Will Washington Enforce the Genetic Non-Discrimination Act?

Lewis Maltby

First-ever case tests 2008 law ban­ning employ­ers from dis­crim­i­nat­ing based on work­ers’ genet­ic profiles

Pamela Find didn’t want to make his­to­ry; she just didn’t want to die of can­cer. But when her employ­er fired her because she car­ried a gene linked to breast can­cer, Fink became the first Amer­i­can work­er to file an offi­cial fed­er­al com­plaint under the Genet­ic Infor­ma­tion Non-Dis­crim­i­na­tion Act (GINA), which Con­gress passed in 2008.

The leg­is­la­tion, enact­ed after decades of pres­sure from the Nation­al Workrights Insti­tute (the orga­ni­za­tion I lead) and oth­er pub­lic inter­est orga­ni­za­tions, pro­hibits employ­ment dis­crim­i­na­tion based on genet­ics, and bans employ­er access to employ­ees’ (or prospec­tive employ­ees’) genet­ic information.

Of course, as sci­en­tists con­tin­ue to iden­ti­fy spe­cif­ic genes linked to breast can­cer, Alzheimer’s and Huntington’s dis­ease, that genet­ic infor­ma­tion may ulti­mate­ly be the first step to find­ing a cure for dead­ly ill­ness­es. Imag­ine a world in which no one has to watch a par­ent suc­cumb to Alzheimer’s.

But the imme­di­ate effect of new genet­ic knowl­edge could be employ­ee dis­crim­i­na­tion on an unprece­dent­ed scale.

When the cost of test­ing gets low enough, employ­ers might begin test­ing every appli­cant and refuse to hire those car­ry­ing genes linked to dead­ly (read: cost­ly) dis­eases. In an era when employ­ers are doing every­thing pos­si­ble to cut health­care costs, many employ­ers may avoid hir­ing some­one they con­sid­er a finan­cial time bomb.

So Con­gress act­ed. But GINA didn’t stop Fink’s employ­er, MXen­er­gy, from fir­ing her. After one of her two sis­ters was diag­nosed with breast can­cer, Fink took a genet­ic test to see if she too was at risk. The test came back pos­i­tive. When her oth­er sis­ter con­tract­ed breast can­cer, in Octo­ber 2009 Fink made the most painful deci­sion of her life — to have a pre­ven­tive dou­ble mastectomy.

She explained to her employ­er, a nat­ur­al gas retail­er based in Stam­ford, Conn., that she would be out of work for med­ical treat­ment and explained the rea­son. Fink returned to work in Novem­ber, and the next month MXen­er­gy demot­ed her — despite glow­ing per­for­mance reviews pri­or to her surgery.

Then in Jan­u­ary 2010, she took two weeks off for a fol­low-up pro­ce­dure, return­ing to work in Feb­ru­ary. Just over one month after that, MXen­er­gy fired her.

Fink made the com­mon mis­take of believ­ing that because she had a good rela­tion­ship with her boss and had been a val­ued employ­ee for years, the com­pa­ny would treat her fair­ly. It’s an easy mis­take to make. Employ­ers talk a great deal about employ­ees being part­ners” or asso­ciates” and train man­agers in peo­ple skills to increase productivity.

But the bot­tom line is that every company’s ulti­mate goal is to make mon­ey. The fact that your boss likes you is no pro­tec­tion when the com­pa­ny can save mon­ey by fir­ing you.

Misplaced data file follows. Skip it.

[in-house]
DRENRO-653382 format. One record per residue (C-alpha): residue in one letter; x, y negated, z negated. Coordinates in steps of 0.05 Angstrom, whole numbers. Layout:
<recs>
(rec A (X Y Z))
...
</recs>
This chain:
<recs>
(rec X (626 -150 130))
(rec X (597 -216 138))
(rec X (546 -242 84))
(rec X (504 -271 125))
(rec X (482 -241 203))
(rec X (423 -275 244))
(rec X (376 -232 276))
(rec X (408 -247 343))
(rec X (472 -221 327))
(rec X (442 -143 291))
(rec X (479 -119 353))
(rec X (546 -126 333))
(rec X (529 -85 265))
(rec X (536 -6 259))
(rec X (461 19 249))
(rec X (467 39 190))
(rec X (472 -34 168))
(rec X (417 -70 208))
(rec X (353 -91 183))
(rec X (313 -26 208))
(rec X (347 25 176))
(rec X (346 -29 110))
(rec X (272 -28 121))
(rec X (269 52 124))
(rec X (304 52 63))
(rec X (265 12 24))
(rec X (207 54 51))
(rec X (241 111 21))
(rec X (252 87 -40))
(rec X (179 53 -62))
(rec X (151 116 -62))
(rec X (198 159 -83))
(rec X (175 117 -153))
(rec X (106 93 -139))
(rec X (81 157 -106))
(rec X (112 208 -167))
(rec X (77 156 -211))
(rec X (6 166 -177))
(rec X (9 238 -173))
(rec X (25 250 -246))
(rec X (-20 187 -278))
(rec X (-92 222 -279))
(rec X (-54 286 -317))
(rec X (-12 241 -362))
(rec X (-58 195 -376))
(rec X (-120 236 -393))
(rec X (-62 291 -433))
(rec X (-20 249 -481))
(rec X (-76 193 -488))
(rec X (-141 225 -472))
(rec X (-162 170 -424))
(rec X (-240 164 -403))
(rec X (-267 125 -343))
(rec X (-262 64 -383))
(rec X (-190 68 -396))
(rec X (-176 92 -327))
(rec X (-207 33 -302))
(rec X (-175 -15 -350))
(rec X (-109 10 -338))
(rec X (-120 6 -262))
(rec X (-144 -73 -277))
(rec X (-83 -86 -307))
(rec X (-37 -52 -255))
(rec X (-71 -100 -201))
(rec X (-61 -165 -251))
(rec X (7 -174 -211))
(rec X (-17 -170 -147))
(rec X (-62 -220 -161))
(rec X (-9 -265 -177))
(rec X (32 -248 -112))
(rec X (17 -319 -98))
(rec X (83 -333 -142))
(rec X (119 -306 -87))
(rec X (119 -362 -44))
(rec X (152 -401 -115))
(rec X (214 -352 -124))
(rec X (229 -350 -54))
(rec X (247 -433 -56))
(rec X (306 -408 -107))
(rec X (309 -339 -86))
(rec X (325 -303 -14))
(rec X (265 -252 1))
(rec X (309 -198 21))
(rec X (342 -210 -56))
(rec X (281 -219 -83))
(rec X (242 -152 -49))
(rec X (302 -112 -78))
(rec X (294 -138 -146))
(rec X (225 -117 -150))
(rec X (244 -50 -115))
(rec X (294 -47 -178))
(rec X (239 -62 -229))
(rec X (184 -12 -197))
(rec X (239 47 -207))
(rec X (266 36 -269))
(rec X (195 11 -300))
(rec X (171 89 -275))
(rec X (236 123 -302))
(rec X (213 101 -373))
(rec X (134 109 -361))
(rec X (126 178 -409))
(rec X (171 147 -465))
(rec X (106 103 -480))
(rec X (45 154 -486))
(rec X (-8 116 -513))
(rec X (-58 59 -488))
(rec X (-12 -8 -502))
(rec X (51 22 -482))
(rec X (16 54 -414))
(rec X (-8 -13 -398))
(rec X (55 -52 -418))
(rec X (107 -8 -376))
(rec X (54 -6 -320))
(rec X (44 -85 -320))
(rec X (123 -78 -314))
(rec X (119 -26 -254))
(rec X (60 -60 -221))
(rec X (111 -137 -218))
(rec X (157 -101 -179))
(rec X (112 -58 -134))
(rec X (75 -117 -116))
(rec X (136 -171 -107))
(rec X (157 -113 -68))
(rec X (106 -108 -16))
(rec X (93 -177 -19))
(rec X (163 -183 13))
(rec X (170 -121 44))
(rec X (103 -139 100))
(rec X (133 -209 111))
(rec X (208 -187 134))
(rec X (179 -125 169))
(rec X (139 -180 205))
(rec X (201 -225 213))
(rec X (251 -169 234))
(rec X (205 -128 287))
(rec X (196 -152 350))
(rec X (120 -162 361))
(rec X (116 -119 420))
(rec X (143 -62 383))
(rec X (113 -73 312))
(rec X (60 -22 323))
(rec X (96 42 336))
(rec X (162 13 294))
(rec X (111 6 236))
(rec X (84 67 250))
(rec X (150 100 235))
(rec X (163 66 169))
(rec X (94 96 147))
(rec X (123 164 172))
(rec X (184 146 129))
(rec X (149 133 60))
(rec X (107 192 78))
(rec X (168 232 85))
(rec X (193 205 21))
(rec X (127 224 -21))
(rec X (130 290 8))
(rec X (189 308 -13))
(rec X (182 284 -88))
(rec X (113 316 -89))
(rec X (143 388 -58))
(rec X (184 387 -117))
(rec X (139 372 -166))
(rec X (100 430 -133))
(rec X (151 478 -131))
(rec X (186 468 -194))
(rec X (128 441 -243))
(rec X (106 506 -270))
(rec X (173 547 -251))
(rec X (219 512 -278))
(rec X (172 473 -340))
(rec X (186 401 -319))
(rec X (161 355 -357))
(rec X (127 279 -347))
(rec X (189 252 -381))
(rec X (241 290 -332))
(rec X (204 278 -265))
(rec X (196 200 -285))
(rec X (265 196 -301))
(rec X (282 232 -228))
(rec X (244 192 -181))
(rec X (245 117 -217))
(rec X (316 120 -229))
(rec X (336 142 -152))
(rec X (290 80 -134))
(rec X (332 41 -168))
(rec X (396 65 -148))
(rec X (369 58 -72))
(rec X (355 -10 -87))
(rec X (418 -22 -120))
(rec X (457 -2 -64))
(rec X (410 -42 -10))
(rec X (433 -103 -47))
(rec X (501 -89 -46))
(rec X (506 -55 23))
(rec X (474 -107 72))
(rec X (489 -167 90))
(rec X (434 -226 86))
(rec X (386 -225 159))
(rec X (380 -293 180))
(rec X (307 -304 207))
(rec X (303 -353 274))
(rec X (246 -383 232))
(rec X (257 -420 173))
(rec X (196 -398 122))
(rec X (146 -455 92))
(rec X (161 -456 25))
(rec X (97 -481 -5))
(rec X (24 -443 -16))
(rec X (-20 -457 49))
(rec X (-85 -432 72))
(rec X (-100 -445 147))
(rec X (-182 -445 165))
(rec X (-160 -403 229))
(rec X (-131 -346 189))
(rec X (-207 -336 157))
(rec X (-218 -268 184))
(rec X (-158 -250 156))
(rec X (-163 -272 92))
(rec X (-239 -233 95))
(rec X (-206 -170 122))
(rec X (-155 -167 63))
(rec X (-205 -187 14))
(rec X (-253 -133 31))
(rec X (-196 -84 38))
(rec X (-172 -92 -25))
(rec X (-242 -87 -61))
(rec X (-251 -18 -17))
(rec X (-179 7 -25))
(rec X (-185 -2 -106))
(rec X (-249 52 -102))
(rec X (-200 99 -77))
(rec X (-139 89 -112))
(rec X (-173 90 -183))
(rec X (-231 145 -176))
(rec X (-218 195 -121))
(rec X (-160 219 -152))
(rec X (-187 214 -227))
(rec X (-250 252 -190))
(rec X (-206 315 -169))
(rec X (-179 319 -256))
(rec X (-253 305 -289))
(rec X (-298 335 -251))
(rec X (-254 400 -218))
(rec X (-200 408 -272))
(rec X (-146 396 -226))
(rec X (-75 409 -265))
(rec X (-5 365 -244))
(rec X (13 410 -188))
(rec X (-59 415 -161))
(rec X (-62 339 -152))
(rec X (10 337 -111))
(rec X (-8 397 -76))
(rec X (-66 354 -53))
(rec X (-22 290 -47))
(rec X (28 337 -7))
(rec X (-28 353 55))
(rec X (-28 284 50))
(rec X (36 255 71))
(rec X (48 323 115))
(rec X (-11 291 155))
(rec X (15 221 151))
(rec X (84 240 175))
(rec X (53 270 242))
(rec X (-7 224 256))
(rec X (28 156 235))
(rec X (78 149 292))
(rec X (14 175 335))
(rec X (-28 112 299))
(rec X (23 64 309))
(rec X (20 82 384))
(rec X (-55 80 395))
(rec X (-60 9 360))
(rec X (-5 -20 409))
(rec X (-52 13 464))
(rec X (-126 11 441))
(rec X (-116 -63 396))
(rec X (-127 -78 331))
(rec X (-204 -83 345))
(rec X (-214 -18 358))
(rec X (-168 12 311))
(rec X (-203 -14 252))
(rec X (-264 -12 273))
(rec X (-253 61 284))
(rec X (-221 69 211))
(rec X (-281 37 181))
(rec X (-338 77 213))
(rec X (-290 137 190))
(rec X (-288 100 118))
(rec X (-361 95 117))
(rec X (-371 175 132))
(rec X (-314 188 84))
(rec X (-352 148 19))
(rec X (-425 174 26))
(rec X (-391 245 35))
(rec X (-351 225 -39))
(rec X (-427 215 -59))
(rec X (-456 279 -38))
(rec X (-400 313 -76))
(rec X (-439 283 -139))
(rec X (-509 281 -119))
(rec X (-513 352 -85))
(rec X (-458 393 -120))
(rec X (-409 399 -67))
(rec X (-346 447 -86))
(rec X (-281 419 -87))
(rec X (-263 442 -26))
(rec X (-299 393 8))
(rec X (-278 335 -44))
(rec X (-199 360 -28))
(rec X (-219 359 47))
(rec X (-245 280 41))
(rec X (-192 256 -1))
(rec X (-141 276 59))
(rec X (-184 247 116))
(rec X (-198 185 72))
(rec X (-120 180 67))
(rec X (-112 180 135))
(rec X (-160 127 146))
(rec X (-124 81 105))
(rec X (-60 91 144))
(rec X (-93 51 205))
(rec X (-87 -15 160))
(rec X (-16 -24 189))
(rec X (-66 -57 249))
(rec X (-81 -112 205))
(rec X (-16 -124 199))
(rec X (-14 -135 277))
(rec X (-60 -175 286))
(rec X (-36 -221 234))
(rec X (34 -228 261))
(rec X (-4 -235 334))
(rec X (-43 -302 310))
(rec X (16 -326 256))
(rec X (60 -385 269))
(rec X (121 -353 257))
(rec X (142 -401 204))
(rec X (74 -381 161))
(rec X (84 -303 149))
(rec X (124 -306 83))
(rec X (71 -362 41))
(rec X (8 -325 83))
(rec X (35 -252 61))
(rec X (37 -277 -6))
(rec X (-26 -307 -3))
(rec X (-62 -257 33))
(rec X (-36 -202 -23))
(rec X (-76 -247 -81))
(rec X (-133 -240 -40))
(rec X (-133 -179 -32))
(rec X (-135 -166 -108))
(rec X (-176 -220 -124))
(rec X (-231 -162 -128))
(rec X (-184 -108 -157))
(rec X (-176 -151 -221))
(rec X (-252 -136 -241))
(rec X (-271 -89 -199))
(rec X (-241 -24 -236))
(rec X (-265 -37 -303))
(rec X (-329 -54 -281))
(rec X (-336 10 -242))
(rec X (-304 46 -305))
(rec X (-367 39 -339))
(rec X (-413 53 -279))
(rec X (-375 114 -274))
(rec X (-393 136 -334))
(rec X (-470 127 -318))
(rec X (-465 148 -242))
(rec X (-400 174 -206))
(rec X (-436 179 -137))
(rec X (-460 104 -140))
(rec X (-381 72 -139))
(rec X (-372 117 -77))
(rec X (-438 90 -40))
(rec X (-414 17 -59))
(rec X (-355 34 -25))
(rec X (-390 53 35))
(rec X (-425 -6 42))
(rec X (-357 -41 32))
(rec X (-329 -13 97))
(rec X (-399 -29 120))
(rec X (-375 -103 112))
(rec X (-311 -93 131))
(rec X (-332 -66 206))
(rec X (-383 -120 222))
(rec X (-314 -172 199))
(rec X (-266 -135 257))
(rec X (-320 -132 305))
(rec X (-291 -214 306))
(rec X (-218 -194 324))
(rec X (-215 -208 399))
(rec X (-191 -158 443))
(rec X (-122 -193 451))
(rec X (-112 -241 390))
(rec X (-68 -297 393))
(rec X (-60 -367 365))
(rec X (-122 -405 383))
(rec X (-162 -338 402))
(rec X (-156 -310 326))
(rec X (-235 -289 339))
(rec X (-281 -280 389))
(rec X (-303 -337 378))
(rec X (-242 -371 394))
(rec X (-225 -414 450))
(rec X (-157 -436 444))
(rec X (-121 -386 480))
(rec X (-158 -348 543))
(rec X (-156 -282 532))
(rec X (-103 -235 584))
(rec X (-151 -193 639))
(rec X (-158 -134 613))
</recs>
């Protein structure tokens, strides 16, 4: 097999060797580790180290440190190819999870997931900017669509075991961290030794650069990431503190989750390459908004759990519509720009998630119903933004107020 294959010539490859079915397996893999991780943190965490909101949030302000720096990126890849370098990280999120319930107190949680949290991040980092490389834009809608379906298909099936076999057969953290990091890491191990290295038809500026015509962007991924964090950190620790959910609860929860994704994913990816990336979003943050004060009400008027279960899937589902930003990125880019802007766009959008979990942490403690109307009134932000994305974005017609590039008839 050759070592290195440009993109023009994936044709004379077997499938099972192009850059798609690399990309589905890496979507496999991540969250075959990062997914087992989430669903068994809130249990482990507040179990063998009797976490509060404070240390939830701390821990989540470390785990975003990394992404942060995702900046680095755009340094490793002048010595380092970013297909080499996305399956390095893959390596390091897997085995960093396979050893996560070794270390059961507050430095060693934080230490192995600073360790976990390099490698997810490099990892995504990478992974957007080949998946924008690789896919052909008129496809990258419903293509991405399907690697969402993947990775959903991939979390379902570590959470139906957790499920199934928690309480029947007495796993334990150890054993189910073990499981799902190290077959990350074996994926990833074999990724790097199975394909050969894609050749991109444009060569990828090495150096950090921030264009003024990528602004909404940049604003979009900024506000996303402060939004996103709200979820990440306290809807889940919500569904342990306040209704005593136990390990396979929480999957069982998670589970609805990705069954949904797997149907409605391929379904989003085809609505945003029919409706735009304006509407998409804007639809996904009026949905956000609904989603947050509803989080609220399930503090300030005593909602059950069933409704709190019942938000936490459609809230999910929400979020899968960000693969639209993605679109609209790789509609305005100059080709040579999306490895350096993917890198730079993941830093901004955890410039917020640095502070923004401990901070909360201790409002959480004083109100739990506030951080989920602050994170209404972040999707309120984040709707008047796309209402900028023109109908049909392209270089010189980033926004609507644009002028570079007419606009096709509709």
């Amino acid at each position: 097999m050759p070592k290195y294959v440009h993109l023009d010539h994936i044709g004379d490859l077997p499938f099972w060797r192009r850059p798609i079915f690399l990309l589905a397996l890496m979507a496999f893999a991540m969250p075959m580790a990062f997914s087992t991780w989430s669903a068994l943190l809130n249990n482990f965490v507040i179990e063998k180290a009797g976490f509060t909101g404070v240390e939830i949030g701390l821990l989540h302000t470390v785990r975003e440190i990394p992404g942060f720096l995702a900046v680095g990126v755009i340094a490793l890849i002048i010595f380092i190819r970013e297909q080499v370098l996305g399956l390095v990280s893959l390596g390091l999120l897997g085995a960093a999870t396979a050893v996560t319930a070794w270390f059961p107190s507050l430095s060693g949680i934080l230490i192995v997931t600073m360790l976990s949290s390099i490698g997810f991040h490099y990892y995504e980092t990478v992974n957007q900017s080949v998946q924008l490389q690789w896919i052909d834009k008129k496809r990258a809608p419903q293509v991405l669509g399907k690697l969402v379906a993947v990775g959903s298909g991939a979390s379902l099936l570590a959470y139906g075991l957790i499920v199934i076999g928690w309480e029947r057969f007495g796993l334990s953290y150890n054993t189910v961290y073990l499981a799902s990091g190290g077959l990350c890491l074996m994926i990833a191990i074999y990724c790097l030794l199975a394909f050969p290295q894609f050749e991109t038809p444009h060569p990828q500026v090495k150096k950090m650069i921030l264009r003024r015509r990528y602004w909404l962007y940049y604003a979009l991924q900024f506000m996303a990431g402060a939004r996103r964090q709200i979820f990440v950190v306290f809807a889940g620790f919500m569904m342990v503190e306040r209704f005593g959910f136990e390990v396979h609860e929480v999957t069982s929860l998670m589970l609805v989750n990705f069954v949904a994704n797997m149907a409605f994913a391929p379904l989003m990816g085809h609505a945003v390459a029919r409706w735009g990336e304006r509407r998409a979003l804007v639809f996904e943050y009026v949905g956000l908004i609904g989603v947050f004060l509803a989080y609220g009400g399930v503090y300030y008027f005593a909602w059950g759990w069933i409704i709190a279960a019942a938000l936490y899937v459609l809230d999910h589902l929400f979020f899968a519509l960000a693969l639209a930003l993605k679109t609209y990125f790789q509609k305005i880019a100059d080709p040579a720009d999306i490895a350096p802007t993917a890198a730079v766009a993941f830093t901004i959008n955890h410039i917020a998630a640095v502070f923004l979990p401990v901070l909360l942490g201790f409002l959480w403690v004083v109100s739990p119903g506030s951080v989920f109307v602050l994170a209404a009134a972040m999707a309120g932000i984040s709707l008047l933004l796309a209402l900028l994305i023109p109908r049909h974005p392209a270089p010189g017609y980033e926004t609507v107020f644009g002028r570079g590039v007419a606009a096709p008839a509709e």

Fink respond­ed to her fir­ing in April by fil­ing a com­plaint with the fed­er­al Equal Employ­ment Oppor­tu­ni­ty Cen­ter (EEOC). But that action doesn’t ensure jus­tice — MXen­er­gy has hired a pow­er­house cor­po­rate law firm to fight the case, and the EEOC takes less than 1 per­cent of the com­plaints it receives to court. Instead, it often nego­ti­ates a set­tle­ment with employ­ers to resolve cases.

Crit­ics charge that the agency is often more inter­est­ed in get­ting the employ­ee to accept what­ev­er the employ­er offers than get­ting the employ­er to make a fair offer. In oth­er instances, the EEOC will deter­mine that the employ­ee was tru­ly a vic­tim of dis­crim­i­na­tion but decline to take the case to court, instead gives the employ­ee a right to sue let­ter” allow­ing her to lit­i­gate at her own expense.

Since Fisk’s case is the first of its kind, the man­ner in which the EEOC han­dles it will send a strong mes­sage to employ­ers about how seri­ous the agency is about enforc­ing GINA.

Any­one who cares about genet­ic dis­crim­i­na­tion — and work­ers’ rights in gen­er­al — should send an e‑mail to EEOC Com­mis­sion­er Jacque­line Berrien (Jacqueline.​Berrien@​EEOC.​gov) urg­ing her to take the case to court. Or — even bet­ter — go to the fol­low­ing link and send an e‑mail to all four com­mis­sion­ers, which are avail­able here.

The EEOC wants to do the right thing. Receiv­ing e‑mail from the pub­lic could ensure the com­mis­sion takes Fink’s case — and set a clear exam­ple for oth­er employ­ers think­ing about fir­ing some­one sim­ply because of their genes.

Lew Malt­by, the author of Can They Do That?: Retak­ing Our Fun­da­men­tal Rights in the Work­place, is pres­i­dent and founder of the Nation­al Workrights Insti­tute.

Lewis Malt­by is pres­i­dent and founder of the Nation­al Workrights Insti­tute and for­mer Direc­tor of Employ­ment Rights for the ACLU. He has tes­ti­fied before Con­gress many times on employ­ment issues and appeared on 60 Min­utes, Lar­ry King Live, and Oprah. He lives in Prince­ton, N.J., and is the author of Can They Do That?: Retak­ing Our Fun­da­men­tal Rights in the Workplace.
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